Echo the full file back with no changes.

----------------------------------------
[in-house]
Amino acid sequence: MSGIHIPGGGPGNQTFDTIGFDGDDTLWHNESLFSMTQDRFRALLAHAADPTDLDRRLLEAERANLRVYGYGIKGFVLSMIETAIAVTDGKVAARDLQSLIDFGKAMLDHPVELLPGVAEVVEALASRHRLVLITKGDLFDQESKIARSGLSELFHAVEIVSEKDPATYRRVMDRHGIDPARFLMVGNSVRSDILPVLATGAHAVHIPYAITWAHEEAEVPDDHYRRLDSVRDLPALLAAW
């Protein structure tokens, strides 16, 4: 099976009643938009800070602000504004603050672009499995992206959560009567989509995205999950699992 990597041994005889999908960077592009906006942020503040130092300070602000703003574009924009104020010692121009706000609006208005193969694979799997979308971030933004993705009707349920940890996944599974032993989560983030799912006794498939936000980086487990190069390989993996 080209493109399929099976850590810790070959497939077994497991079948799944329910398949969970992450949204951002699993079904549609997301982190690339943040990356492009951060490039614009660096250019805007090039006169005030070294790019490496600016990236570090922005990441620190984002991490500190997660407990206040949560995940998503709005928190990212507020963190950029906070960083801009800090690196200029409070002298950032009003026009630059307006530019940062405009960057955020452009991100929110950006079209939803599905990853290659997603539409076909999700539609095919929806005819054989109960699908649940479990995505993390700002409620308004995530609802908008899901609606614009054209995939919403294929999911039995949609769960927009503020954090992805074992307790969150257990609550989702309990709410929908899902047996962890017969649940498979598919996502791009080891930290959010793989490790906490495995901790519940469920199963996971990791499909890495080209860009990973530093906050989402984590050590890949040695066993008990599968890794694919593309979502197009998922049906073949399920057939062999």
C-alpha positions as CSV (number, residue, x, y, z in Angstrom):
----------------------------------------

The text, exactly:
[in-house]
Amino acid sequence: MSGIHIPGGGPGNQTFDTIGFDGDDTLWHNESLFSMTQDRFRALLAHAADPTDLDRRLLEAERANLRVYGYGIKGFVLSMIETAIAVTDGKVAARDLQSLIDFGKAMLDHPVELLPGVAEVVEALASRHRLVLITKGDLFDQESKIARSGLSELFHAVEIVSEKDPATYRRVMDRHGIDPARFLMVGNSVRSDILPVLATGAHAVHIPYAITWAHEEAEVPDDHYRRLDSVRDLPALLAAW
């Protein structure tokens, strides 16, 4: 099976009643938009800070602000504004603050672009499995992206959560009567989509995205999950699992 990597041994005889999908960077592009906006942020503040130092300070602000703003574009924009104020010692121009706000609006208005193969694979799997979308971030933004993705009707349920940890996944599974032993989560983030799912006794498939936000980086487990190069390989993996 080209493109399929099976850590810790070959497939077994497991079948799944329910398949969970992450949204951002699993079904549609997301982190690339943040990356492009951060490039614009660096250019805007090039006169005030070294790019490496600016990236570090922005990441620190984002991490500190997660407990206040949560995940998503709005928190990212507020963190950029906070960083801009800090690196200029409070002298950032009003026009630059307006530019940062405009960057955020452009991100929110950006079209939803599905990853290659997603539409076909999700539609095919929806005819054989109960699908649940479990995505993390700002409620308004995530609802908008899901609606614009054209995939919403294929999911039995949609769960927009503020954090992805074992307790969150257990609550989702309990709410929908899902047996962890017969649940498979598919996502791009080891930290959010793989490790906490495995901790519940469920199963996971990791499909890495080209860009990973530093906050989402984590050590890949040695066993008990599968890794694919593309979502197009998922049906073949399920057939062999």
C-alpha positions as CSV (number, residue, x, y, z in Angstrom):